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Abstract

Purpose

The aim of this paper is to examine the impact of the digital culture on the music industries through an analysis of official and unofficial web sites, media reports and discussions with musicians.

Design/methodology/approach

A critical social theory approach is adopted to examine structures and processes related to communication between artists, fans, the media, as well as commercial and independent labels. The authors draw upon Habermas' theory using the concept of “communicative action” to inform an analysis of three vignettes or short case studies.

Findings

At first glance it would appear that technology has brought about greater opportunities for independent musicians to communicate, network, promote and distribute, which previously could not be widely published, and to organise against the commercial power of major labels (Majors).

Research limitations/implications

In many spheres of the music industries this “empowerment” does not appear to be realised. For example, previous studies have shown that the domination of the Majors continues to impact on local music scenes to restrict and ultimately prevent the creative ideal deliver a situation that is necessary to empower independent musicians. Current media manipulation and corporate interests restrict and alienate independent musicians who often have more of an intellectual ownership and culture within their local music communities.

Practical implications

Although steps to enable improved visibility and cooperation have been made we are still a long way off musicians having a powerful enough voice to organise against the commercial power of the large labels and media conglomerates (e.g. Apple i‐Tunes). The ideal speech situation remains elusive and the hegemonic state remains unchallenged.

Social implications

Music continues to be commodified and fans are increasingly constructed as “consumers”; the ultimate power remains in mass media and broadcasting rather than independent “narrowcast” and DIY artistry.

Originality/value

This paper extends debate on the impact of the developing “digital culture” focusing on independent musicians and the music industries. It raises issues for further research in this area.

Details

Management Decision, vol. 48 no. 9
Type: Research Article
ISSN: 0025-1747

Keywords

Article
Publication date: 1 February 1995

Rod Thomas, John Robinson, Teresa Waring, David Wainwright and Stuart Maguire

Discusses the NHS Executive′s information management and technology(IM&T) strategy and its relationship to the 1991 reforms. Examinesthe recommendation for large acute hospitals…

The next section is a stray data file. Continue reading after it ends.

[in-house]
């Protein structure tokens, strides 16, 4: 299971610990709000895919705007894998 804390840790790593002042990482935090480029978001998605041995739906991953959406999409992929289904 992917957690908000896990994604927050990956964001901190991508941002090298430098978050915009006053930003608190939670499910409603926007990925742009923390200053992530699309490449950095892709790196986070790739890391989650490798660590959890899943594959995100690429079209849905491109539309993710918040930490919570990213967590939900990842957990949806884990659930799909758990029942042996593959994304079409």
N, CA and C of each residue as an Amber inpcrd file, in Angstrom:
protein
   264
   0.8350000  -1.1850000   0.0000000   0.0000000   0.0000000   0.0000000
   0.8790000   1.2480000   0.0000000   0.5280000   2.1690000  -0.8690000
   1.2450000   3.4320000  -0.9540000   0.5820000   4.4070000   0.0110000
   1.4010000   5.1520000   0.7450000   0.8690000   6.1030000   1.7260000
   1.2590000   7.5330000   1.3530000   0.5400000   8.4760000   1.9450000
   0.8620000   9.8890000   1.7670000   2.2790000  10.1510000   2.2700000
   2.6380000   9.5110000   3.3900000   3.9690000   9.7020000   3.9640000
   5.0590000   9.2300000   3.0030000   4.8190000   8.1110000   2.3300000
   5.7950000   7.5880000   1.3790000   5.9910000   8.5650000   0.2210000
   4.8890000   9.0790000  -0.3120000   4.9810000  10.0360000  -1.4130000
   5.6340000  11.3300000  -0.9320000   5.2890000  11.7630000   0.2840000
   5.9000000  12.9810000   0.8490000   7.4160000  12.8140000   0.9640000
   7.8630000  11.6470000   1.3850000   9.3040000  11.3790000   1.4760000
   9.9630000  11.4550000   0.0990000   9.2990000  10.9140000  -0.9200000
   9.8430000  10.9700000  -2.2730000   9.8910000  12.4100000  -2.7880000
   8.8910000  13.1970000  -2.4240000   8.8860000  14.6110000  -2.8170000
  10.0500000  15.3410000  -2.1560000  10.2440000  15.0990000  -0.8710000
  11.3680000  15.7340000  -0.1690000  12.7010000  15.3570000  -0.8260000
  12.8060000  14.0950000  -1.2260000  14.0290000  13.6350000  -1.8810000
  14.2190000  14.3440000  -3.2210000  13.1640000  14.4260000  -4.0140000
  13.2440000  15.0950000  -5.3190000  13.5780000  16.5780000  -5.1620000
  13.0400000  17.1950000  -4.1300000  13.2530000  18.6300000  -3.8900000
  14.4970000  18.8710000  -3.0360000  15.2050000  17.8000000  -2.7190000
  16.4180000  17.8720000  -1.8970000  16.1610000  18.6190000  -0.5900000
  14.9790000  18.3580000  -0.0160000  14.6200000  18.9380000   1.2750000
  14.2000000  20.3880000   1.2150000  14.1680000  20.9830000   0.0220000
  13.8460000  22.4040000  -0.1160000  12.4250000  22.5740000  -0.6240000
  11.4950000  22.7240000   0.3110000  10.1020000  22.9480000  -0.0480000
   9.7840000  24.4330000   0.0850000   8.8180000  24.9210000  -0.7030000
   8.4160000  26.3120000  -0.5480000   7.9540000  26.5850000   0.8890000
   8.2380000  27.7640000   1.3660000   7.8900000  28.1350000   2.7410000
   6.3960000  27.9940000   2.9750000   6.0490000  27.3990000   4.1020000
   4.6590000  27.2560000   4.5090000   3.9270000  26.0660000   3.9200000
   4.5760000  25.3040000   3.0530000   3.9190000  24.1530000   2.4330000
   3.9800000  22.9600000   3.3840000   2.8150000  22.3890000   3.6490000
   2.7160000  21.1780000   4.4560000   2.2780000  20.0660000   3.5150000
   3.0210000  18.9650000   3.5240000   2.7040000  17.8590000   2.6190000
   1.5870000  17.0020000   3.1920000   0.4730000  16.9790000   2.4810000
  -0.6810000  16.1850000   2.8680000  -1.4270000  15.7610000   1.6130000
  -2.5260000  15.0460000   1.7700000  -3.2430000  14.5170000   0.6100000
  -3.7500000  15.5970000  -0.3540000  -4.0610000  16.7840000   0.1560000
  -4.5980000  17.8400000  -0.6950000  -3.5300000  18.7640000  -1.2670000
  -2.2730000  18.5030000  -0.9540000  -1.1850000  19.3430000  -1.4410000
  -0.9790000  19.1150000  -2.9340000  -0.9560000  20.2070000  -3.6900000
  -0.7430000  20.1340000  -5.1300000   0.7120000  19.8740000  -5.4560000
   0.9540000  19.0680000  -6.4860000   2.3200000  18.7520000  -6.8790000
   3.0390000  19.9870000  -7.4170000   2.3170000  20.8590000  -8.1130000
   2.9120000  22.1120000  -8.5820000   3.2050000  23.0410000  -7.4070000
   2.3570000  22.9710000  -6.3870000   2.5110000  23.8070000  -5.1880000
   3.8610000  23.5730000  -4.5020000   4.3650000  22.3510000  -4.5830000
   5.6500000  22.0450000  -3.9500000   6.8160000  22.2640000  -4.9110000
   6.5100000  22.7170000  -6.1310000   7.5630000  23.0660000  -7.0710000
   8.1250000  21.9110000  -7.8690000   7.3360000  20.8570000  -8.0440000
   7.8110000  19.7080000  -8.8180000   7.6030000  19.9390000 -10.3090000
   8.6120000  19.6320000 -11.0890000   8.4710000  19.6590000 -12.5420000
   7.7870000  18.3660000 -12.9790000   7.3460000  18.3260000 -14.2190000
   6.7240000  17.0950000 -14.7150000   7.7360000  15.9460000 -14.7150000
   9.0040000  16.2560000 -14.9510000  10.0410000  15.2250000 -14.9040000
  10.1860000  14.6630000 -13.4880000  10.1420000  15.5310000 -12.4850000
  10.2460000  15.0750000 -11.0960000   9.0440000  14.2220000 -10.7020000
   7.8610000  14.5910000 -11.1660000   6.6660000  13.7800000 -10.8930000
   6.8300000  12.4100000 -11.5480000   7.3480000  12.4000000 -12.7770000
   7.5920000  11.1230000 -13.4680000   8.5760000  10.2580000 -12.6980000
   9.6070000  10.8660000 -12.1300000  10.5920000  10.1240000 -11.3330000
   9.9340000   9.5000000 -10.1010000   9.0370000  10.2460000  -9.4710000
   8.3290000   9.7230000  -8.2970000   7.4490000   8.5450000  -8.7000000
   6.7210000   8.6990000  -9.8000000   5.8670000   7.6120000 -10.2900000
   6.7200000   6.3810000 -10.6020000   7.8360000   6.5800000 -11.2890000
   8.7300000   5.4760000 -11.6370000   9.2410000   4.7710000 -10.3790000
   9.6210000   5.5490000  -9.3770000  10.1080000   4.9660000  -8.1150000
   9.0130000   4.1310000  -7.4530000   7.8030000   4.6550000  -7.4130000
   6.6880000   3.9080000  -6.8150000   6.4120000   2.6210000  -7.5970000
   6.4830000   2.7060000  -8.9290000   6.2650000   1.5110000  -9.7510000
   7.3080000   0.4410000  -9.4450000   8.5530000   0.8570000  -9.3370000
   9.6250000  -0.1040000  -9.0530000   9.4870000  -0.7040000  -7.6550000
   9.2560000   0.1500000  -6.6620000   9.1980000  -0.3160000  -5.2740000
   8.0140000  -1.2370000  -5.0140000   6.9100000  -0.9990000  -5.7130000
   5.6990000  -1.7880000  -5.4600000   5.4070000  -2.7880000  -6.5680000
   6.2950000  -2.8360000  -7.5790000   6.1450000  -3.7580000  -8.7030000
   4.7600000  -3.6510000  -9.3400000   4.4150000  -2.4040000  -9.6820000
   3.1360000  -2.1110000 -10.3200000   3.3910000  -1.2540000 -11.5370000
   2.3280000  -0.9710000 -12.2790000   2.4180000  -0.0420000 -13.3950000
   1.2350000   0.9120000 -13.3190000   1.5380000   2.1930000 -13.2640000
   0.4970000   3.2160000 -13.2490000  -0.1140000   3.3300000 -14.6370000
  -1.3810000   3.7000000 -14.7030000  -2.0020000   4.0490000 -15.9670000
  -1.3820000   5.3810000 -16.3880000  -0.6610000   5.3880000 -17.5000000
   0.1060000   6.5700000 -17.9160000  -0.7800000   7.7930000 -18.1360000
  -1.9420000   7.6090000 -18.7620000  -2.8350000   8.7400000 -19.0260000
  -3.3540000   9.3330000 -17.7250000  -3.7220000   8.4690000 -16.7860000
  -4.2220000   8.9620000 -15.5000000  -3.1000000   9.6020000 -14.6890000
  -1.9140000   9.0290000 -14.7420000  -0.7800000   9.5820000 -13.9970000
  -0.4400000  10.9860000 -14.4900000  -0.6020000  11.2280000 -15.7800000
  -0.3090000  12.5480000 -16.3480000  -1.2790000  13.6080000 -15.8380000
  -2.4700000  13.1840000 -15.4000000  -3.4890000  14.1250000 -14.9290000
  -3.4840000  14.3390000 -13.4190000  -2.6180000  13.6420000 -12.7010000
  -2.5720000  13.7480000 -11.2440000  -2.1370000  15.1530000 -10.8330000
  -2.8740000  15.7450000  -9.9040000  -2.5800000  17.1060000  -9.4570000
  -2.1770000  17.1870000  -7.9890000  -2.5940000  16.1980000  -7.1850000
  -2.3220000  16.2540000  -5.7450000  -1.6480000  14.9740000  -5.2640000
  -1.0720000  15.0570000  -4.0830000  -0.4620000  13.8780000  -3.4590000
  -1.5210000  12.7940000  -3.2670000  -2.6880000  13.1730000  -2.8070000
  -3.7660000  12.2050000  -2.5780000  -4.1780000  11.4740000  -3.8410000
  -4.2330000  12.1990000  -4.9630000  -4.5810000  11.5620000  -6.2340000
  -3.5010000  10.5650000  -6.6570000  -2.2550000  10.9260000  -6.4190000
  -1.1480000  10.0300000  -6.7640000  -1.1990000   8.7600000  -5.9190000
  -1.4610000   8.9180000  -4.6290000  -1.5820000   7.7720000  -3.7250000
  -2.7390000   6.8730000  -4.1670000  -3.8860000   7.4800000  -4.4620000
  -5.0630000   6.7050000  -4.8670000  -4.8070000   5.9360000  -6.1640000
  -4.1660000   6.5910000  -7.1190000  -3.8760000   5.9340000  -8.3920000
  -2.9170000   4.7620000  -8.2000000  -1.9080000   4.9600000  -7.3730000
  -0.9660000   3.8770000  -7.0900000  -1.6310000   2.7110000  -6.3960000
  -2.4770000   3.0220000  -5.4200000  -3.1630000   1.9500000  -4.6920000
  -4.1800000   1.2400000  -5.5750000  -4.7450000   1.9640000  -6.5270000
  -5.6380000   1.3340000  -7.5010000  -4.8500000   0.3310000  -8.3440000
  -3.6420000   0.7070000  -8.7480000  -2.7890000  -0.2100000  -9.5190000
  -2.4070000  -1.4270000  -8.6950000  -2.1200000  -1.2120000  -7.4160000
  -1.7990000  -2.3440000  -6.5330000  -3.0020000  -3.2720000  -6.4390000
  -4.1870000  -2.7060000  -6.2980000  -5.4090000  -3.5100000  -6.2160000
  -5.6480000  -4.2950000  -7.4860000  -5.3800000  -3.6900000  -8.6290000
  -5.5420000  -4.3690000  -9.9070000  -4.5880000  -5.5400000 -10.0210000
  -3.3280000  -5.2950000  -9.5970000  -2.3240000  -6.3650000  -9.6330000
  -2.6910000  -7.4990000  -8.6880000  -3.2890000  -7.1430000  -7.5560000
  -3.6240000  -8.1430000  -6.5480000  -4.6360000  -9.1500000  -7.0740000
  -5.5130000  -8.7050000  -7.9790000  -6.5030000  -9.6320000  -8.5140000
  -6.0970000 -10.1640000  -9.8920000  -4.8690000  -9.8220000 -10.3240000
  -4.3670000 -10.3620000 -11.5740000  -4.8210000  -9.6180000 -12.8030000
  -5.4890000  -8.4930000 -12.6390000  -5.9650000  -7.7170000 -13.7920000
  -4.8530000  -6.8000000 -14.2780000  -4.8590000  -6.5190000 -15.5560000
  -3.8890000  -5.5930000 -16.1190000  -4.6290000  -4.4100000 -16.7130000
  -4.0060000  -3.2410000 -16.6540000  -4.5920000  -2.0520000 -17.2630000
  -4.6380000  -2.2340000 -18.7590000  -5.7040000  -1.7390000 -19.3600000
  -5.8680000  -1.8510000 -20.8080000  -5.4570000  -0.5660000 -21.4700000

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Abstract

Discusses the NHS Executive′s information management and technology (IM&T) strategy and its relationship to the 1991 reforms. Examines the recommendation for large acute hospitals to adopt integrated hospital information support systems (HISS). Reports that a recent census of these hospitals, undertaken by the authors, suggests that the implementation of the strategy′s recommendations has been slow at the local level. Attempts to diagnose the factors that are impeding implementation, using the evidence provided by the census. Identifies four main problem areas: the lack of success of past IM&T initiatives undermines confidence in the current strategy; the strategy is poorly aligned with other policy initiatives; the legacy of discrete, proprietary information systems within hospitals makes the creation of an integrative information environment difficult to accomplish without massive investment in new systems; and there are implicit contradictions between the following: the absence of a comprehensive post‐implementation evaluation of the economic, technological and cultural feasibility of HISS at any of the three HISS pilot sites; the strategy′s advocacy of HISS as the way forward for large acute hospitals; the requirement for a comprehensive business case to support any substantial investment in IM&T. Concludes that a massive rethink of policy is required, with a much greater emphasis on research, development and independent evaluation.

Details

Journal of Management in Medicine, vol. 9 no. 1
Type: Research Article
ISSN: 0268-9235

Keywords

1 – 10 of 161